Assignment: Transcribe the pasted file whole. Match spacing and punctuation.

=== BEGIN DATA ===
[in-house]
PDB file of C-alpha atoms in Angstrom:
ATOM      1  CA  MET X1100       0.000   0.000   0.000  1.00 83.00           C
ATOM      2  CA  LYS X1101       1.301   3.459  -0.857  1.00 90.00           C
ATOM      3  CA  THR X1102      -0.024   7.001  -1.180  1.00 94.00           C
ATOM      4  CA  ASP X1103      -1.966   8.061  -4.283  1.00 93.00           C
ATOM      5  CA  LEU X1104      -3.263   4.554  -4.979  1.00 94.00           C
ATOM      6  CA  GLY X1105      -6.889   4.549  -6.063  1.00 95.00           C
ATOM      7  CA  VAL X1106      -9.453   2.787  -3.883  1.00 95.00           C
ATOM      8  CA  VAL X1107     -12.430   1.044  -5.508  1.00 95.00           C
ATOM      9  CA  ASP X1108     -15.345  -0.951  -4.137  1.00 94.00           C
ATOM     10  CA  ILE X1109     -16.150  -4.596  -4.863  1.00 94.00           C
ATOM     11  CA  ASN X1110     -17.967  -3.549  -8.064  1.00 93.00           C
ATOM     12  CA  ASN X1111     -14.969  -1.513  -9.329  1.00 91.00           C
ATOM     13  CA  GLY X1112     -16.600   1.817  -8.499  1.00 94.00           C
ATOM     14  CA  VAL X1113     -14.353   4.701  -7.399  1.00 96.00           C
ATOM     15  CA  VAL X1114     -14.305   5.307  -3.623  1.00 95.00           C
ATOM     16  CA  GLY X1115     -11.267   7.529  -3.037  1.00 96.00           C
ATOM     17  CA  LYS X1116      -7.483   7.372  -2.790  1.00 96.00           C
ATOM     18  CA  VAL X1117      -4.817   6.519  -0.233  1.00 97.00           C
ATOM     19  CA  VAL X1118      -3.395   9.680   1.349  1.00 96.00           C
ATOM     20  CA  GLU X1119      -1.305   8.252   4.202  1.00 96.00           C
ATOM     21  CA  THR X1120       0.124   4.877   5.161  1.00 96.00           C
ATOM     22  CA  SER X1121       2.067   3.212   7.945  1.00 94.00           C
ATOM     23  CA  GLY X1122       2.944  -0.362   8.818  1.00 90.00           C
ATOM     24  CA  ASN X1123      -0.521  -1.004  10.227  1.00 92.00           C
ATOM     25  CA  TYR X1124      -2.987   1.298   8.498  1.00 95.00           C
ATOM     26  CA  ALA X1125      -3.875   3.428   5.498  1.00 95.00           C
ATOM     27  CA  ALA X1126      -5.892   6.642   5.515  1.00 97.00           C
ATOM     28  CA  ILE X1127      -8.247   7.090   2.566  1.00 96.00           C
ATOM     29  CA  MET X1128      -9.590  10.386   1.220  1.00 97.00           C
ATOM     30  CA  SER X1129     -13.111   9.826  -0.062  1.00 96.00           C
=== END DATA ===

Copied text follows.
[in-house]
PDB file of C-alpha atoms in Angstrom:
ATOM      1  CA  MET X1100       0.000   0.000   0.000  1.00 83.00           C
ATOM      2  CA  LYS X1101       1.301   3.459  -0.857  1.00 90.00           C
ATOM      3  CA  THR X1102      -0.024   7.001  -1.180  1.00 94.00           C
ATOM      4  CA  ASP X1103      -1.966   8.061  -4.283  1.00 93.00           C
ATOM      5  CA  LEU X1104      -3.263   4.554  -4.979  1.00 94.00           C
ATOM      6  CA  GLY X1105      -6.889   4.549  -6.063  1.00 95.00           C
ATOM      7  CA  VAL X1106      -9.453   2.787  -3.883  1.00 95.00           C
ATOM      8  CA  VAL X1107     -12.430   1.044  -5.508  1.00 95.00           C
ATOM      9  CA  ASP X1108     -15.345  -0.951  -4.137  1.00 94.00           C
ATOM     10  CA  ILE X1109     -16.150  -4.596  -4.863  1.00 94.00           C
ATOM     11  CA  ASN X1110     -17.967  -3.549  -8.064  1.00 93.00           C
ATOM     12  CA  ASN X1111     -14.969  -1.513  -9.329  1.00 91.00           C
ATOM     13  CA  GLY X1112     -16.600   1.817  -8.499  1.00 94.00           C
ATOM     14  CA  VAL X1113     -14.353   4.701  -7.399  1.00 96.00           C
ATOM     15  CA  VAL X1114     -14.305   5.307  -3.623  1.00 95.00           C
ATOM     16  CA  GLY X1115     -11.267   7.529  -3.037  1.00 96.00           C
ATOM     17  CA  LYS X1116      -7.483   7.372  -2.790  1.00 96.00           C
ATOM     18  CA  VAL X1117      -4.817   6.519  -0.233  1.00 97.00           C
ATOM     19  CA  VAL X1118      -3.395   9.680   1.349  1.00 96.00           C
ATOM     20  CA  GLU X1119      -1.305   8.252   4.202  1.00 96.00           C
ATOM     21  CA  THR X1120       0.124   4.877   5.161  1.00 96.00           C
ATOM     22  CA  SER X1121       2.067   3.212   7.945  1.00 94.00           C
ATOM     23  CA  GLY X1122       2.944  -0.362   8.818  1.00 90.00           C
ATOM     24  CA  ASN X1123      -0.521  -1.004  10.227  1.00 92.00           C
ATOM     25  CA  TYR X1124      -2.987   1.298   8.498  1.00 95.00           C
ATOM     26  CA  ALA X1125      -3.875   3.428   5.498  1.00 95.00           C
ATOM     27  CA  ALA X1126      -5.892   6.642   5.515  1.00 97.00           C
ATOM     28  CA  ILE X1127      -8.247   7.090   2.566  1.00 96.00           C
ATOM     29  CA  MET X1128      -9.590  10.386   1.220  1.00 97.00           C
ATOM     30  CA  SER X1129     -13.111   9.826  -0.062  1.00 96.00           C